app.UseOAuthBearerAuthentication(options =>
{
    options.Authority = “
https://localhost:44300″;
    options.Audience = “https://localhost:44300/resources”;
    options.AutomaticAuthentication = true;
});

Again Authority points to the base-address of IdentityServer so the middleware can download the metadata and learn about the signing keys.

Since the built-in middleware does not understand the concept of scopes, I had to fix that with this:

app.UseMiddleware<RequiredScopesMiddleware>(
   new List<string> { “api1” });

Expect this be improved in future versions.

API Client
Tokens can be also requested programmatically – e.g. for server-to-server communication scenarios. Our IdentityModel library has a TokenClient helper class which makes that very easy:

async Task<TokenResponse> GetTokenAsync()
{
    var client = new TokenClient(
        “
https://localhost:44300/connect/token”,
        “test”,
        “secret”);

    return await client.RequestClientCredentialsAsync(“api1”);
}

…and using the token:

var client = new HttpClient();
client.SetBearerToken(response.AccessToken);

var result = await client.GetAsync(“http://localhost:2025/claims&#8221;);

The full source code can be found here.

Summary
IdentityServer can be a replacement for the Katana authorization server middleware – but as I said it is a different mindset, since IdentityServer is not protocol oriented – but rather focusing on your application architecture. I should mention that there is actually a middleware for ASP.NET 5 that mimics the Katana approach – you can find it here.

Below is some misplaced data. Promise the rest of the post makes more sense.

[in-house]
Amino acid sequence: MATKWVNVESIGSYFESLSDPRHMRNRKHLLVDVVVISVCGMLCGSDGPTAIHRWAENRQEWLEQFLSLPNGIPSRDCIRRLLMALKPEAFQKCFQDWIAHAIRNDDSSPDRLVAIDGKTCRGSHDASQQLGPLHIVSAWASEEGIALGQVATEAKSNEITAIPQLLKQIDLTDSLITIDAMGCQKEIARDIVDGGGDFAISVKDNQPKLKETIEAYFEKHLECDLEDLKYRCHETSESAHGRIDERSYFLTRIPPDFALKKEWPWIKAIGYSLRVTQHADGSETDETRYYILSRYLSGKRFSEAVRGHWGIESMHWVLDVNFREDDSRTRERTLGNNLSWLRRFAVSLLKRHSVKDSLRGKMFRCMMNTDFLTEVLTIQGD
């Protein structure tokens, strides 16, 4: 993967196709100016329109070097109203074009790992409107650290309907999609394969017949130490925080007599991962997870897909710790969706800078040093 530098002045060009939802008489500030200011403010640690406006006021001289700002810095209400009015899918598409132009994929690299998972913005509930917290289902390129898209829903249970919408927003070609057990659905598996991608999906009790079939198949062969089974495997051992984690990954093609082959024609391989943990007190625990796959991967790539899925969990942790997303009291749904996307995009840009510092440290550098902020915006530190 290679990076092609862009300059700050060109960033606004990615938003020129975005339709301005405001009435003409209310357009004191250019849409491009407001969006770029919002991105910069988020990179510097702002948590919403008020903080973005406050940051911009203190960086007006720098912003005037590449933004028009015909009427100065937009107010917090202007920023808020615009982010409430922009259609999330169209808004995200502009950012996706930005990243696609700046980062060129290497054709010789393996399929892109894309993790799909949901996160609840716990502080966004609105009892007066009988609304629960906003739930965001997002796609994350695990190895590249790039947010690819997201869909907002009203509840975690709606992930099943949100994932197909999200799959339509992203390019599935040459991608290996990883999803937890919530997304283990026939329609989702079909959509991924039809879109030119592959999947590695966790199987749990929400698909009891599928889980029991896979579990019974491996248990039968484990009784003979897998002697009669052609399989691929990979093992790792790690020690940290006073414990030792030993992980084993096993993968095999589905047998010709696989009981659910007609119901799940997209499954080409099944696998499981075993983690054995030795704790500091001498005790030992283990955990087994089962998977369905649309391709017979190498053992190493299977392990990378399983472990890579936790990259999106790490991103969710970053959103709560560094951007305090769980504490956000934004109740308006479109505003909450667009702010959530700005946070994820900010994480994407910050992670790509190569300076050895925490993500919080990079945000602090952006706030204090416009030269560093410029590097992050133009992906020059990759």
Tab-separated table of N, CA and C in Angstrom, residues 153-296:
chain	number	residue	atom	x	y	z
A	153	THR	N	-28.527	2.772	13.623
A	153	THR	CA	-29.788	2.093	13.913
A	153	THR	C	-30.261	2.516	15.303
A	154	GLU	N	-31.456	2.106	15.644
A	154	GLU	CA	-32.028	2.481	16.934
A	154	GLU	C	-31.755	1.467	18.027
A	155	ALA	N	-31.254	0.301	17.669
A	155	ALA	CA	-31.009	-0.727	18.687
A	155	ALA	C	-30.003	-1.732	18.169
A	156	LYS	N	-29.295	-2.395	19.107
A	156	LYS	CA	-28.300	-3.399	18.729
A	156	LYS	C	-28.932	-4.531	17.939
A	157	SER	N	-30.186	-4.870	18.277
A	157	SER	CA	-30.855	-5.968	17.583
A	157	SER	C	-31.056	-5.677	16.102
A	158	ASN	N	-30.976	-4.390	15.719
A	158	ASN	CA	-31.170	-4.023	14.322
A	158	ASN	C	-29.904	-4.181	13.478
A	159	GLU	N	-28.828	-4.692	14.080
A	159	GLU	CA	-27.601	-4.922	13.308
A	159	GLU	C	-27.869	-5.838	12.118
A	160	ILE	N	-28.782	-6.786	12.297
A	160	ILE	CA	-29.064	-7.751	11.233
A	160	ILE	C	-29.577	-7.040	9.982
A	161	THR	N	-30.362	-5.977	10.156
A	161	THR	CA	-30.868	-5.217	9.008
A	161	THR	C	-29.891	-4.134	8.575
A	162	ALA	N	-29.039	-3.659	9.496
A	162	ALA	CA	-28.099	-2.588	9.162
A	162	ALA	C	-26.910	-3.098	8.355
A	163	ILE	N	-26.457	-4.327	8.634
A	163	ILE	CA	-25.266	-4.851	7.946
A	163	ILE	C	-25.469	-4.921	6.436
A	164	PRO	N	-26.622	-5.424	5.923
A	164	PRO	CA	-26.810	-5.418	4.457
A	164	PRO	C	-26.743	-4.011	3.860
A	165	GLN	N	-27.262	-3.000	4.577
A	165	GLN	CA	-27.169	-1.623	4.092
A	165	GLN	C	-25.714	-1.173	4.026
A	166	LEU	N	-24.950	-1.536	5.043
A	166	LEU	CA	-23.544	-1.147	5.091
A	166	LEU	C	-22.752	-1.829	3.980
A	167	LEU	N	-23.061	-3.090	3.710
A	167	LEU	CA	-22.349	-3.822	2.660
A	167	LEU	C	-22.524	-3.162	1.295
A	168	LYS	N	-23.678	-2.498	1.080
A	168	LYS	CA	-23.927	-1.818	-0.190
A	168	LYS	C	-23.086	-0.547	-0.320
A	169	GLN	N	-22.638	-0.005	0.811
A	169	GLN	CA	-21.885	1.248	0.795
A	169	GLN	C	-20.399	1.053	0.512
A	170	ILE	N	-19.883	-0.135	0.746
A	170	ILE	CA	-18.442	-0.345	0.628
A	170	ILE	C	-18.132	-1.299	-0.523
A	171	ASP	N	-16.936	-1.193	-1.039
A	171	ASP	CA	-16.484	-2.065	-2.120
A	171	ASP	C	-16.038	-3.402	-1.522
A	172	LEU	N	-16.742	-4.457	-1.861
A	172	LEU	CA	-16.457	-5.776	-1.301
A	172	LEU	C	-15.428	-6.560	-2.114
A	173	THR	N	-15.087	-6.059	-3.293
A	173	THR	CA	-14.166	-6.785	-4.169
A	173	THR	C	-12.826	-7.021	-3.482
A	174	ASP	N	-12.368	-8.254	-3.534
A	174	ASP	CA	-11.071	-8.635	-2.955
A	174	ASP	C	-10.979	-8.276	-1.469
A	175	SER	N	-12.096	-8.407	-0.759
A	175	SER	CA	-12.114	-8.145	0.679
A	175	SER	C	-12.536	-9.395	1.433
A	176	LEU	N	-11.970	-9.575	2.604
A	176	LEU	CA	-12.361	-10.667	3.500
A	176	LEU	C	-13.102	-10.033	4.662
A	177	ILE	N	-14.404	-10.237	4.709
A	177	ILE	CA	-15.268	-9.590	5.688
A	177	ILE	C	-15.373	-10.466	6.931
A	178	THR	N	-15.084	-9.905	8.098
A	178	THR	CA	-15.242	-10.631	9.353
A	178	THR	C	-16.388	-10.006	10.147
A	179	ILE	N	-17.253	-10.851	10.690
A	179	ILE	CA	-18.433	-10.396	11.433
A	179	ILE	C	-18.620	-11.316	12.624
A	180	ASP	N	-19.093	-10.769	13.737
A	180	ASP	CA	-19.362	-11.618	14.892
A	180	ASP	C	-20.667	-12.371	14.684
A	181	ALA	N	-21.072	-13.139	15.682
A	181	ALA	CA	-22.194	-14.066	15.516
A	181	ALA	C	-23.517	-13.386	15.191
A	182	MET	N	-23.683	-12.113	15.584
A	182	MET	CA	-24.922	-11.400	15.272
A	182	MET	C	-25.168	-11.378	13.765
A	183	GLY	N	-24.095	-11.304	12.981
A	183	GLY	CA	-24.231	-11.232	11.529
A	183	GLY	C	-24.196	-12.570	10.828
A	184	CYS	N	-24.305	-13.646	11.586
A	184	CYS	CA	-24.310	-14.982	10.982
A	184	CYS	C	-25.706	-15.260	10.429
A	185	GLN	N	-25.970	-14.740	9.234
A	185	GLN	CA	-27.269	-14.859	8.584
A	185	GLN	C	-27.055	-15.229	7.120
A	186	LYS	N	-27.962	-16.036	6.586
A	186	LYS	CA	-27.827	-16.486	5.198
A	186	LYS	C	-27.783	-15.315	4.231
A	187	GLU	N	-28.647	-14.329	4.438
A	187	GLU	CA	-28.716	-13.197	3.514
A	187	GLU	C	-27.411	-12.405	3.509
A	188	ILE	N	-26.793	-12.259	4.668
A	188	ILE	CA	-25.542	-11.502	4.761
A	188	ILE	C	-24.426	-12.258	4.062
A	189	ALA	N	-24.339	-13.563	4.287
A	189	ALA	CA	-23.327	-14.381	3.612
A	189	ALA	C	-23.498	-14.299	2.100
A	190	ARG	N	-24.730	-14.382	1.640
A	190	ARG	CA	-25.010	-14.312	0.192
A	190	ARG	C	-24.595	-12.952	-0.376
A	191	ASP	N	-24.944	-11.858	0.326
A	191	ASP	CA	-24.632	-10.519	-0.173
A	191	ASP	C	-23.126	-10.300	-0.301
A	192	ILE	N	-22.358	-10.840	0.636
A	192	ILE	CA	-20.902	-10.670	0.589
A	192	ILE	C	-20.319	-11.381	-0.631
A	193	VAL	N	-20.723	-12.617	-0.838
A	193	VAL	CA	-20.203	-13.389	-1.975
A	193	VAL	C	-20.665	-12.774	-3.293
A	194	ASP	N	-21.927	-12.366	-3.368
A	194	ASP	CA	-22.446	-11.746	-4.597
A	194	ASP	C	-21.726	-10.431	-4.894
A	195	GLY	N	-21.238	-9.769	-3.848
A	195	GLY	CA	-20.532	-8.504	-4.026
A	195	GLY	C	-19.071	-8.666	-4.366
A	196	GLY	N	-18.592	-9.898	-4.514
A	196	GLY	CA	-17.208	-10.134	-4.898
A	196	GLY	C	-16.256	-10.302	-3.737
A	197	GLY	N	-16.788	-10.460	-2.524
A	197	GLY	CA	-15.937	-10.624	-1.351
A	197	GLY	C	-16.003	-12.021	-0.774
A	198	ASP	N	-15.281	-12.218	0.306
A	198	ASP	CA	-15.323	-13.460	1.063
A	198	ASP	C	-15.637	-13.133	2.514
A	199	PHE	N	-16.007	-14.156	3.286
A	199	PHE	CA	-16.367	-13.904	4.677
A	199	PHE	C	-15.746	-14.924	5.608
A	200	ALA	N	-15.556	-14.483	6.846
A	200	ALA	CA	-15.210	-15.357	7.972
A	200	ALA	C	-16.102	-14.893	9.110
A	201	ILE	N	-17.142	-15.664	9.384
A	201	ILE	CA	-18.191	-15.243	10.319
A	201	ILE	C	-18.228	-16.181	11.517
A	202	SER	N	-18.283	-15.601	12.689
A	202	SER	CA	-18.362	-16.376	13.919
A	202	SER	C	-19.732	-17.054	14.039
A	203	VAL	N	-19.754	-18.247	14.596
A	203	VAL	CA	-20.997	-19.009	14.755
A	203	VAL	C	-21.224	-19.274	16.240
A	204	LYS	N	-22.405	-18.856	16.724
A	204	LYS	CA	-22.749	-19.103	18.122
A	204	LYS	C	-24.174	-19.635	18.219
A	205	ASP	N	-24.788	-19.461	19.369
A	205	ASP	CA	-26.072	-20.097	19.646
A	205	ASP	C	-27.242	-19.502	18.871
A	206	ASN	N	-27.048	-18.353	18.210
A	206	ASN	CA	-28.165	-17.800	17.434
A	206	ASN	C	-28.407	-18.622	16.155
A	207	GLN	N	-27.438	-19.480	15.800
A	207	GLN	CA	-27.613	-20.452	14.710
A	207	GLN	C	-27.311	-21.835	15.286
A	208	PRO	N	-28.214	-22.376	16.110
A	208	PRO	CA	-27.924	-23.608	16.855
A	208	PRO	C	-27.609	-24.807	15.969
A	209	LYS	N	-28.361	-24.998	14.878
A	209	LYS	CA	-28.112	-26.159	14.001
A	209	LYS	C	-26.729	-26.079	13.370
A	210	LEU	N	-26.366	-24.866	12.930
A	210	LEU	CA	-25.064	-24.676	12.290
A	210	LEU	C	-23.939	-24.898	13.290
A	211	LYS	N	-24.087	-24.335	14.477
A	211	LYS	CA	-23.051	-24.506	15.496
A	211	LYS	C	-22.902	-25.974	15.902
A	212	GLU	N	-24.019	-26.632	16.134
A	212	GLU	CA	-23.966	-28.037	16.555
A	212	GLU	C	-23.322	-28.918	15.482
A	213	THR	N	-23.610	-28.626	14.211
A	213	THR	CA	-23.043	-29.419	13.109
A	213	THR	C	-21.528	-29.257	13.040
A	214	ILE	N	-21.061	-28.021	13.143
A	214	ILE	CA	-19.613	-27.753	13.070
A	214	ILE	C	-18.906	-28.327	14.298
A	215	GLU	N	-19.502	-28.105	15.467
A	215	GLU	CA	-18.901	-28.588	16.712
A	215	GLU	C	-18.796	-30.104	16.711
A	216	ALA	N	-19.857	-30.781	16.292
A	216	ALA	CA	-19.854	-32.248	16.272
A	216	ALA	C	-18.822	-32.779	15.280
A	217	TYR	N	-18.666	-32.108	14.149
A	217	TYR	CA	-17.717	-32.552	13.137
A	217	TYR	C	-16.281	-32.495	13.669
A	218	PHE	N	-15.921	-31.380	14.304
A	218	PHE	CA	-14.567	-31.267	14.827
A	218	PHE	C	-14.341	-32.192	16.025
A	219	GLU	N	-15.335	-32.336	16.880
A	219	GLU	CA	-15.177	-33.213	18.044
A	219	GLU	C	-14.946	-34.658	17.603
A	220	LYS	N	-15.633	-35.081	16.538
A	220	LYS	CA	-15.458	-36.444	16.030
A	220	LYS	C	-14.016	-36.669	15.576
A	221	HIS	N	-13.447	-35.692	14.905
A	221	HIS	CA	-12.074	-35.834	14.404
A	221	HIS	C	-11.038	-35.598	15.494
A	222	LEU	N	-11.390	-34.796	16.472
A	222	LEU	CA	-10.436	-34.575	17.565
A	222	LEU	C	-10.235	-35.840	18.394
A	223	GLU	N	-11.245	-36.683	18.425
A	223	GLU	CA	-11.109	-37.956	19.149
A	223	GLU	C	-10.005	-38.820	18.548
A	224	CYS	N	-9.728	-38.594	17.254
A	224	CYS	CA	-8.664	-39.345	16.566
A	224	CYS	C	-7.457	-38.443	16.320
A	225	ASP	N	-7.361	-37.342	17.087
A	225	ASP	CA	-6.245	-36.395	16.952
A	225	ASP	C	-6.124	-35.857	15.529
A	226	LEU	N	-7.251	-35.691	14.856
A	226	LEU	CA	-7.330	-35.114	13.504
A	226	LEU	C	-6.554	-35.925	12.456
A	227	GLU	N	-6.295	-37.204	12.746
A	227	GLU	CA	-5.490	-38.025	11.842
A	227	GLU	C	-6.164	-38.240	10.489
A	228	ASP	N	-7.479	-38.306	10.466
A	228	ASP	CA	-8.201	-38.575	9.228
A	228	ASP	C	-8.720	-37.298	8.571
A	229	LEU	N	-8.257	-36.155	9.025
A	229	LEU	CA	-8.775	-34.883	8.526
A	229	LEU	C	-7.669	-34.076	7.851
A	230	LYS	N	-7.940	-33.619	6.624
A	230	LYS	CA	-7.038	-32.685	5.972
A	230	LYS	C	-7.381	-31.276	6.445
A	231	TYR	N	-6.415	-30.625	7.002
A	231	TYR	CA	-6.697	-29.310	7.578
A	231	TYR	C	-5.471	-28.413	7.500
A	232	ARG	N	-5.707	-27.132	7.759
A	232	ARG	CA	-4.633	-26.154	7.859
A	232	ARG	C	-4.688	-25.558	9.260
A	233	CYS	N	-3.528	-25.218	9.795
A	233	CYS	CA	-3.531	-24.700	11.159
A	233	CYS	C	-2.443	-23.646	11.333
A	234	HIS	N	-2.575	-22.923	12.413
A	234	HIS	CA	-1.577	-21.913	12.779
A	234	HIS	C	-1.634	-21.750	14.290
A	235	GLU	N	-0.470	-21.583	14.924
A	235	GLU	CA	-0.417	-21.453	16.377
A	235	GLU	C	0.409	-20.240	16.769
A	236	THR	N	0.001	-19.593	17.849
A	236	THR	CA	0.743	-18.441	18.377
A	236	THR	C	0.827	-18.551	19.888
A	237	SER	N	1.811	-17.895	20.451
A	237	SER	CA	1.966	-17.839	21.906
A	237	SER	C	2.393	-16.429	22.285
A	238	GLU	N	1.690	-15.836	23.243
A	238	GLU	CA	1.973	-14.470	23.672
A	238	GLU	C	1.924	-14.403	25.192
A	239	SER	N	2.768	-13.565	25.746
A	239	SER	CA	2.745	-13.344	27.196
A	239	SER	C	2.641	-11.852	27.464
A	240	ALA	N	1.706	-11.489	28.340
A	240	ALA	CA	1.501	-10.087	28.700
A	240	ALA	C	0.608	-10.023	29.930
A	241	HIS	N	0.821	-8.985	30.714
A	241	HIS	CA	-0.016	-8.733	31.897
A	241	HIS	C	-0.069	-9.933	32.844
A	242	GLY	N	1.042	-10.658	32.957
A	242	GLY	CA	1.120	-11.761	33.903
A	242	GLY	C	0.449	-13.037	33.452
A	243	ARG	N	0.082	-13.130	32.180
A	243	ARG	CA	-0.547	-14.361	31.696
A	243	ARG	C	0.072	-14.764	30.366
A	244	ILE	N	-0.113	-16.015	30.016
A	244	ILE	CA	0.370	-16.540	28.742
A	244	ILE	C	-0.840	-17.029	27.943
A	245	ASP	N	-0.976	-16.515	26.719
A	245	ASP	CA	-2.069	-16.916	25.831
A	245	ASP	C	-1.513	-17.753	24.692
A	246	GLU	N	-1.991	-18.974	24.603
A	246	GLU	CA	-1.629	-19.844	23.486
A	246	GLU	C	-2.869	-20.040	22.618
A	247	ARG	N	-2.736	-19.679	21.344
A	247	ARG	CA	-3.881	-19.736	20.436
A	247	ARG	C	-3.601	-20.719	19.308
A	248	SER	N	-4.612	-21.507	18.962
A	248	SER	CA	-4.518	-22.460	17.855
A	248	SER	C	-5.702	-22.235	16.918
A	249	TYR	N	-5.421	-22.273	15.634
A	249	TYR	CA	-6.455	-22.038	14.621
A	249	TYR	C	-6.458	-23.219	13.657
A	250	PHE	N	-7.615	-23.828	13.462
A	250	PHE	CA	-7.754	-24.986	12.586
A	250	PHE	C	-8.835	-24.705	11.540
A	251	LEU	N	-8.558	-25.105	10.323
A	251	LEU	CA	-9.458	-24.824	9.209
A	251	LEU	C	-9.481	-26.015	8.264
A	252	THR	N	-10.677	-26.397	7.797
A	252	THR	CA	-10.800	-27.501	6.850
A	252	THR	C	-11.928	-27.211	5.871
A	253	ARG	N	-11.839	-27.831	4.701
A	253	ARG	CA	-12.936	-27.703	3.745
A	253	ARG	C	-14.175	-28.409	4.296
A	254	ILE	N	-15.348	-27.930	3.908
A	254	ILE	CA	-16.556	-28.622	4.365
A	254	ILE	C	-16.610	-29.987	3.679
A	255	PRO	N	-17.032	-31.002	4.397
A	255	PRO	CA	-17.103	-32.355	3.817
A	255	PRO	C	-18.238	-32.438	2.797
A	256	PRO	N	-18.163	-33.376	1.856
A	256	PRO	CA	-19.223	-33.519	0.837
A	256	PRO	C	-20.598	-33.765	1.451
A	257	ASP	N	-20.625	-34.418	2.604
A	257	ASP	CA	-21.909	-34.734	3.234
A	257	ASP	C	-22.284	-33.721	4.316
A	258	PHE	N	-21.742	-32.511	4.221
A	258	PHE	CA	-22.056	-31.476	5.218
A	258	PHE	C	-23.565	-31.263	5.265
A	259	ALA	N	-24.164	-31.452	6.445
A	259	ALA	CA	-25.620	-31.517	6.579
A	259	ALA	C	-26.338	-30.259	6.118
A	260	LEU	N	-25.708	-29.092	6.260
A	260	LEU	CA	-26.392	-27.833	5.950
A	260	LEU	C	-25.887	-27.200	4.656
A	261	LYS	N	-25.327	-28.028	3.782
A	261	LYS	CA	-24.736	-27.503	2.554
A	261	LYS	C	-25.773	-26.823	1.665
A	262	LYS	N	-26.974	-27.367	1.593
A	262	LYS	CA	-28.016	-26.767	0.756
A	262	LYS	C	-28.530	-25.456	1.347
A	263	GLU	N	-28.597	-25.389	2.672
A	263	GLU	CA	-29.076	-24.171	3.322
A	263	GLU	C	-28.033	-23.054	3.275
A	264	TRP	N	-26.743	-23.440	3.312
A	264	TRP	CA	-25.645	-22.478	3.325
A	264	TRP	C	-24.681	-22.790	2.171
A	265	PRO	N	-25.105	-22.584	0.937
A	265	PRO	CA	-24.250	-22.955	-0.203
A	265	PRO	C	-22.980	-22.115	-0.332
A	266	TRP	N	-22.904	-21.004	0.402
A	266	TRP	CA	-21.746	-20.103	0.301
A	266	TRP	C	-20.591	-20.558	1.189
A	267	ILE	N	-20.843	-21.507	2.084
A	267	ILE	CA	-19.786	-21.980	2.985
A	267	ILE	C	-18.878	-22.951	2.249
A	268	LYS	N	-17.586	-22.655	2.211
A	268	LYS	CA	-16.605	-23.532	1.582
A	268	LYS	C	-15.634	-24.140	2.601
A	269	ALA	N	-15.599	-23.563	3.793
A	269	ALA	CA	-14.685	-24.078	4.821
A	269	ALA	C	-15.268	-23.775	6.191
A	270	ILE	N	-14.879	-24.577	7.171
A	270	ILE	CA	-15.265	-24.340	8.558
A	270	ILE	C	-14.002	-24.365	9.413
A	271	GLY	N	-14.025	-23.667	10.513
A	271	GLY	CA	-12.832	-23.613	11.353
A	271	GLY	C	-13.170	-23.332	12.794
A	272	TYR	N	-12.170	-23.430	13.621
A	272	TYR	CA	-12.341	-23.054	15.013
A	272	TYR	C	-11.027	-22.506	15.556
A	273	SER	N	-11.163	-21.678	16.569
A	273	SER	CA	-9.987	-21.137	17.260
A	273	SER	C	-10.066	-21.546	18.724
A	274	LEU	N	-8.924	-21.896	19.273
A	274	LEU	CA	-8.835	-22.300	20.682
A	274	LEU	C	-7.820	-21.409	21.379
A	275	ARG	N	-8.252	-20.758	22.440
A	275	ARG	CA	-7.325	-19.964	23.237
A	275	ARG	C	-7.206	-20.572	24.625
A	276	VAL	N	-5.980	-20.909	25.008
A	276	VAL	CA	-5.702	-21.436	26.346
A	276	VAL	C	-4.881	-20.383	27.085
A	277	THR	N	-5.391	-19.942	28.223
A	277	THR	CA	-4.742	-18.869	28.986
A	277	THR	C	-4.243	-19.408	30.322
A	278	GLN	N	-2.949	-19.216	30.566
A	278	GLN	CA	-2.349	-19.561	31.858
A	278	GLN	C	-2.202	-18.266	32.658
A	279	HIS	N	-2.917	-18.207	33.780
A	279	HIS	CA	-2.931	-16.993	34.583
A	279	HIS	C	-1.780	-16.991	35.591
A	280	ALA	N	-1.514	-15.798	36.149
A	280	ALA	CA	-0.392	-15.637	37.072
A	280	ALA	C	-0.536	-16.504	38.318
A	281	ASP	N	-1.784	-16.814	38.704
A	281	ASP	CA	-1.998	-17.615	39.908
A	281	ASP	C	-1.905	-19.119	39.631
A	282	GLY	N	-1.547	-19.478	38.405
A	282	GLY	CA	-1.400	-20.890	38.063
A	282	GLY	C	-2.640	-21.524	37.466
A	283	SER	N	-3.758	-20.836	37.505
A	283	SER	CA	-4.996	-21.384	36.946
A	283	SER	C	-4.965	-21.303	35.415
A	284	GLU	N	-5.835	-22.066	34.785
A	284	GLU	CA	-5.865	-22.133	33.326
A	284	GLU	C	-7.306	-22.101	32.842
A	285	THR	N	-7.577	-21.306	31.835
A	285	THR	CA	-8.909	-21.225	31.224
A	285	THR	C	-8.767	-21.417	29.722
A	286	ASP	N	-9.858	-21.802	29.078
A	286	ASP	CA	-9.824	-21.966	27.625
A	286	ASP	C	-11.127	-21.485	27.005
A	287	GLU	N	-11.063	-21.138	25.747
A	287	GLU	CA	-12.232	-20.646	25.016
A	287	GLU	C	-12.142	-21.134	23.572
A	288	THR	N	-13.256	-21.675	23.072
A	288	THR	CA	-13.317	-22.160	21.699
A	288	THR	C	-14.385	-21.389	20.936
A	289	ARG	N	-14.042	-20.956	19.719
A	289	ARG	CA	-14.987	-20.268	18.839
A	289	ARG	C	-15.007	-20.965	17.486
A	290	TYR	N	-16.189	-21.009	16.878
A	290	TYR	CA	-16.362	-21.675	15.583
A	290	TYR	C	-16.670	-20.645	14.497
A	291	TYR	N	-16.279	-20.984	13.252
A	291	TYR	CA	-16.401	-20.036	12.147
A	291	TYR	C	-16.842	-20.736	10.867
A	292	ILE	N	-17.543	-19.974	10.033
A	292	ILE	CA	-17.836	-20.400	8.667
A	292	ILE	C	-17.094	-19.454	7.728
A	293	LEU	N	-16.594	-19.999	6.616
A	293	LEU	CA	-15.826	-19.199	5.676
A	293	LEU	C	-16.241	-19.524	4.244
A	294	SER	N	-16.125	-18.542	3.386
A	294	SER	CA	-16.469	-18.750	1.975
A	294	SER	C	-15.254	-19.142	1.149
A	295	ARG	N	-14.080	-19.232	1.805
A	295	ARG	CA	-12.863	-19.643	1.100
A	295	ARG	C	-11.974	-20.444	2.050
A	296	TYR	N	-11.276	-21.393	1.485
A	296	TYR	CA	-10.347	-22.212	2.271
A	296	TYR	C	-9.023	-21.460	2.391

In the end it is all about personal preference, and most importantly how comfortable you are with the low level details of the protocols.

There are actually much more samples on how to use IdentityServer in the samples repo. Give it a try.

Posted in .NET Security, ASP.NET, IdentityServer, OAuth, OpenID Connect, OWIN, WebAPI | 2 Comments

The State of Security in ASP.NET 5 and MVC 6: Claims & Authentication

Disclaimer: Microsoft announced the roadmap for ASP.NET 5 yesterday – the current release date of the final version is Q1 2016. Some details of the features and APIs I mention will change between now and then. This post is about beta 5.

Claims
I started talking about claims-based identity back in 2005. That was the time when Microsoft introduced a new assembly to the .NET Framework called System.IdentityModel. This assembly contained the first attempt of introducing claims to .NET, but it was only used by WCF and was a bit over-engineered (go figure). The claims model was subsequently re-worked by the WIF guys a couple of years later (kudos!) and then re-integrated into .NET with version 4.5.

Starting with .NET 4.5, every built-in identity/principal implementation was based on claims, essentially replacing the 12+ years old antiquated IIdentity/IPrincipal interfaces. Katana – but more importantly ASP.NET 5 is the first framework that now uses ClaimsPrincipal and ClaimsIdentity as first class citizens – identities are now always based on claims – and finally – no more down-casting!

HttpContext.User and Controller.User are now ClaimsPrincipals – and writing the following code feels as natural as it should be:

var email = User.FindFirst(“email”);

This might not seem like a big deal – but given that it took almost ten years to get there, shows just how slow things are moving sometimes. I also had to take part in a number of discussions with people at Microsoft over the years to convince them that this is actually the right thing to do…

Authentication API
Another thing that ASP.NET was missing is a uniform authentication API – this was fixed in Katana via the IAuthenticationManager and was pretty much identically brought over to ASP.NET 5.